The Business Process Re-engineering Movement – Dustin Cornelius EE615

January 25, 2011

Business Processes reengineering has been brought about by a need to revamp the way large corporations do business and move away from the use of automated computer applications to fix every problem. Also, the need to focus on business productivity and the economic affects that mismanagement of Business Processes has on organizations of all sizes. The trends in the economic effects on businesses over the last forty-years shows a rise to higher cost and lower margins, in which case companies turn to more and more of the same process that have been used with no affect. [1]

The idea of Business Process Reengineering is not a new idea, companies starting even before the industrial revolution have tried to revamp the way they do business to save time and money. The term Business Process Reengineering began in the early 1990’s with the release of the book from Hammer and Champy’s “Reengineering the Corporation”. The concept Business Process Reengineering is not a new concept but a repackaging of processes that has been around since the 1920’s when Fredrick Taylors wrote the “Theory of Management Methods and Procedures Analysis”. [1, 2, 3]

The revamping of business processes uses strategies to make the business more flexible, to save money, and time. Below are some of the methodologies that have been created and adopted by corporation all over the world. [3]

· Business Process Reengineering (BPR)

· Change Management

· Performance Management

· Six Sigma

· Work Flow Management

· Orchestration

· Real-Time Enterprises

· Agility

At the heart of business processes are practices that involve people, information systems, communication, organizational design, resources, assets, and constraints. [3] Business Processes is the product or the way a product is made. Processes with no outcome or goal to produce a product will always fail. The way to refine process depends on the businesses ideal outcome. If a company produces cars then business process should always work to furthering the production of making cars. If the business is service oriented such as a restaurant then the process should help provide food faster with higher quality. The idea of business processes should never further pet projects that have no bearing on the production of a product.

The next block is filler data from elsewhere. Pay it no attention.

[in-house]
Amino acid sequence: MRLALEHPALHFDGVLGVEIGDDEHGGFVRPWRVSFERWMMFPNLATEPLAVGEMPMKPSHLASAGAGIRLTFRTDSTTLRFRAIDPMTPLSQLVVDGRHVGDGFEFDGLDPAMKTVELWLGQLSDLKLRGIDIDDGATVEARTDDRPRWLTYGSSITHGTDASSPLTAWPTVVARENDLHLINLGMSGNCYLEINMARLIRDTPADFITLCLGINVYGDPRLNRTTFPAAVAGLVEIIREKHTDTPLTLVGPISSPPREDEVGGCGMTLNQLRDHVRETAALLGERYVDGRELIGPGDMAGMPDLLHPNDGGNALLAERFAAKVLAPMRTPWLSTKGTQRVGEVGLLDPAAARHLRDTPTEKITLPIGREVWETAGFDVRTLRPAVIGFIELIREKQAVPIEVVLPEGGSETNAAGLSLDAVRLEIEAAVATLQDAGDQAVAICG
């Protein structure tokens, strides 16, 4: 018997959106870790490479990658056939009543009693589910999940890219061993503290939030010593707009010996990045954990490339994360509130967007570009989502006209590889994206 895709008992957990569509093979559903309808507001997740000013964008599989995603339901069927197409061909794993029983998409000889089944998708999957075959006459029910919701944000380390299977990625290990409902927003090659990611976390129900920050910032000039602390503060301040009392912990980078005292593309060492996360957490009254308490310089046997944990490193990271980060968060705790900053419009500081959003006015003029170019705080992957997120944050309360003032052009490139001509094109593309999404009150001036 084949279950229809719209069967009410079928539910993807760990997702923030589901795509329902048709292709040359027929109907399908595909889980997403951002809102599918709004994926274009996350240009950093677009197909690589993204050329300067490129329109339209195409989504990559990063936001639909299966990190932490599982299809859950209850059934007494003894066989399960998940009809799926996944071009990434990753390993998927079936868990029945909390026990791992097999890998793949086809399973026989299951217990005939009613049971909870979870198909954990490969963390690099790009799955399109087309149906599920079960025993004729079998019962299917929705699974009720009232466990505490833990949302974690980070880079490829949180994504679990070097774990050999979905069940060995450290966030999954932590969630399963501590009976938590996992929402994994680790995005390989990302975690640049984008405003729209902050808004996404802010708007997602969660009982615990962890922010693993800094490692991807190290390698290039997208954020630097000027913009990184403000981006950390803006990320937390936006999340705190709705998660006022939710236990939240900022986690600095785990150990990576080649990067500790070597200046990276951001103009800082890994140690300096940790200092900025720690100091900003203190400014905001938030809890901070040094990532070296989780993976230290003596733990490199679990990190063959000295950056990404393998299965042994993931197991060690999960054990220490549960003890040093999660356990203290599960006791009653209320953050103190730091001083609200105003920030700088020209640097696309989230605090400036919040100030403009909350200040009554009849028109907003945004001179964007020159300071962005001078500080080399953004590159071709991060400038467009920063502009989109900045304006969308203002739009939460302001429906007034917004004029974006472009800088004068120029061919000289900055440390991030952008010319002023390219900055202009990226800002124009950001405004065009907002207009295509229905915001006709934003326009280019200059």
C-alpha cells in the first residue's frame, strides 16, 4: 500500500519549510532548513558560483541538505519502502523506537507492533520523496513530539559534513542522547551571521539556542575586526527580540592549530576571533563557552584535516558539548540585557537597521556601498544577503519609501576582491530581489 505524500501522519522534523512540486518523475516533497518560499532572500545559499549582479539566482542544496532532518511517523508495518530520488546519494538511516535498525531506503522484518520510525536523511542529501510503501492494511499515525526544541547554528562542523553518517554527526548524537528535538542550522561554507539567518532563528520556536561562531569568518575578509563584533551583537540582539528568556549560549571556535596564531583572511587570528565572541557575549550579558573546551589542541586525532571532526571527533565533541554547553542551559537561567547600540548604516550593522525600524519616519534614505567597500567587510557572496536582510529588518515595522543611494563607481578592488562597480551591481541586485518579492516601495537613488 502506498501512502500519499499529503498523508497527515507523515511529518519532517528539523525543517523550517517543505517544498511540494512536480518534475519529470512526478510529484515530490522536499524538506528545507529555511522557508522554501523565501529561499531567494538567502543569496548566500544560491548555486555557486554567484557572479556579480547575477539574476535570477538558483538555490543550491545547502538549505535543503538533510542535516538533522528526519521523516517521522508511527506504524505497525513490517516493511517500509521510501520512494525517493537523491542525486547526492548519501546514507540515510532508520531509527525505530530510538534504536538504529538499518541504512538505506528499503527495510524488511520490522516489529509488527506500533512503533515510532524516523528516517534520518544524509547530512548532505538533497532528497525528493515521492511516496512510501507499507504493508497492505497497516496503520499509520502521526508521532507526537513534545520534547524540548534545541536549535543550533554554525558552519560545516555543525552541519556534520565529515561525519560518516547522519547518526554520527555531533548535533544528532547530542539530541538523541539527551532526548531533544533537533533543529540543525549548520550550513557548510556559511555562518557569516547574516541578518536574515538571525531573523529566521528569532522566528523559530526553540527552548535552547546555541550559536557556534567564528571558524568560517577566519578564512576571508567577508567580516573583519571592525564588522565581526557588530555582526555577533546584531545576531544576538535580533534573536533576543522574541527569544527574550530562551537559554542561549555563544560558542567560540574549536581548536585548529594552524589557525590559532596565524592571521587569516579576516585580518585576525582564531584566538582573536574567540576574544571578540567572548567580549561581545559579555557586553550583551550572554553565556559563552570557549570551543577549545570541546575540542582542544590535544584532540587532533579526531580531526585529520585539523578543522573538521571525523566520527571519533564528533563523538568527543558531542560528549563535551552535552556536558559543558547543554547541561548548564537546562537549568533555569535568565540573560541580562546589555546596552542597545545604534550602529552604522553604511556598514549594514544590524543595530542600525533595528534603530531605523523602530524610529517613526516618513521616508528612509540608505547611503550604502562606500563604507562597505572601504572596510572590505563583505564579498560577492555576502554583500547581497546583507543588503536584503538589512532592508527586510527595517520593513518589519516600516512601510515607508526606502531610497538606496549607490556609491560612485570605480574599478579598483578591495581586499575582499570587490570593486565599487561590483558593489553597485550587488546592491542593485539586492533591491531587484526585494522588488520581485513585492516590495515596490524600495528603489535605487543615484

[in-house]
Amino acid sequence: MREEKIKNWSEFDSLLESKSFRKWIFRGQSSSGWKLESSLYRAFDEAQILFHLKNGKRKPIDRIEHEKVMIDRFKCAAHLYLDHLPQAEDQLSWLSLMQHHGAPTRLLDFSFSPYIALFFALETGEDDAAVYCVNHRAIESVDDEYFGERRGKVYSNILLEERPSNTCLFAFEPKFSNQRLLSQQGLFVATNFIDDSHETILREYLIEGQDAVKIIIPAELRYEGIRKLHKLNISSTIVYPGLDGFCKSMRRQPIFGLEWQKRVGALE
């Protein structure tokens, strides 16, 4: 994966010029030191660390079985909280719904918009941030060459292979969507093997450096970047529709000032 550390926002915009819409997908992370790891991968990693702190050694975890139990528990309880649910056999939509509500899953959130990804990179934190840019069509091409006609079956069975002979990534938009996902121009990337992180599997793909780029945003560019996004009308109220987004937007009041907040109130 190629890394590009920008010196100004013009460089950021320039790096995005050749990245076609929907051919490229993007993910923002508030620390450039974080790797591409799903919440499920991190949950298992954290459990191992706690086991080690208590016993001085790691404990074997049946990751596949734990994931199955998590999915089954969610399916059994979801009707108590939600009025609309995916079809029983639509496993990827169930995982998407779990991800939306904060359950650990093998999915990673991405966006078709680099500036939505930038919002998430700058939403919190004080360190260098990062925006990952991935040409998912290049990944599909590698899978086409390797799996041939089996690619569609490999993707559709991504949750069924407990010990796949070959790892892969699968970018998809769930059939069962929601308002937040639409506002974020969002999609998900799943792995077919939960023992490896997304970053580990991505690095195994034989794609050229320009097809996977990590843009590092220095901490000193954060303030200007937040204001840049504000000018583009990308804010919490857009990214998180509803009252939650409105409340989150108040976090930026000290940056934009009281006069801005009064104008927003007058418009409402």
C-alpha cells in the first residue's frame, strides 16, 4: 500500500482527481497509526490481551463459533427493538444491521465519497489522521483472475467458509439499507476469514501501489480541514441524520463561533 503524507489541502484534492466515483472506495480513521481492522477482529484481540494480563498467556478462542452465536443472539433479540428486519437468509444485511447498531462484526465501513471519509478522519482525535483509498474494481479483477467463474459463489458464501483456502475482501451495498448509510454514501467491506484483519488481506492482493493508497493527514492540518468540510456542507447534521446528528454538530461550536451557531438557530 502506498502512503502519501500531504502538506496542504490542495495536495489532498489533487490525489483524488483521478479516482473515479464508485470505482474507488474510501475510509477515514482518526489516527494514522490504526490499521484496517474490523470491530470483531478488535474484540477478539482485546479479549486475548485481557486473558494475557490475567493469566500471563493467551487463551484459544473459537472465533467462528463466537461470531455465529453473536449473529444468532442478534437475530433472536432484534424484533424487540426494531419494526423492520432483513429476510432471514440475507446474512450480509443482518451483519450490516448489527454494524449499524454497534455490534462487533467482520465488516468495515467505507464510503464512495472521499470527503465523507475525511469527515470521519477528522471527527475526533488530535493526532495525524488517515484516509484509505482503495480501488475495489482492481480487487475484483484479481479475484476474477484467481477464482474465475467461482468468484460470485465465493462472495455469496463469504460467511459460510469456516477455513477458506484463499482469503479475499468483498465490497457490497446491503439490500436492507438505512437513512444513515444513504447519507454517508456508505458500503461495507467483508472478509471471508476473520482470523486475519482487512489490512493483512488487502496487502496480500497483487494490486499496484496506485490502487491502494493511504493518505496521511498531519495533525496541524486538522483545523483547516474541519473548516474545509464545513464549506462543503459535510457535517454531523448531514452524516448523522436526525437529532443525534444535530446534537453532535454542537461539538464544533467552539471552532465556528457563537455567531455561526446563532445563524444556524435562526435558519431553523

It is my opinion that most companies start business process with good intentions but lose the meaning of why they originally created the process. In most cases a process will live in a companies practices with no revision almost indefinitely. Also, businesses that are regulated by government agencies are plagued with unneeded business process that actually works against the business over time causing the business to hire more employees than they need. Regulatory business processes or unneeded processes can also cause businesses to become more unreliable, waste more money, and waste talented people on mundane tasks that neither make money for the company nor produce a product.

Most IT organization in large corporate environments today are cost centers. The IT departments fall into the same trap over and over of providing automated processes that doesn’t help the actual business. An example that I have seen is a DBA spending their time running meaningless reports for upper management to show how many times users passwords get locked out. This would be fine if the upper management would agree on how to create a short process to unlock user accounts and who would be responsible and how to achieve a desired outcome. But, the DBA has the report ran every week and sent to management. Although the report eventually became automated the report produce no good or desired outcome, it has been four years with no change. And if the report does not run then the management team actually asks the DBA for the report. The management team does this because they need numbers to show their management that we watch our metrics. Do something about the outcome do not create processes to produce unused numbers that doesn’t make the company money!

In conclusion the need for Business Process Reengineering is simple, each group within each department needs to review the processes that directly affect their productivity. If it makes the production of the product better then continue doing the process. If your business processes don’t make sense then why continue using that process?

The definition of insanity is to do the same thing over and over and expect different results.


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One Response to “The Business Process Re-engineering Movement – Dustin Cornelius EE615”

  1. Paru said

    can we say Productivity to one group is different to the other?

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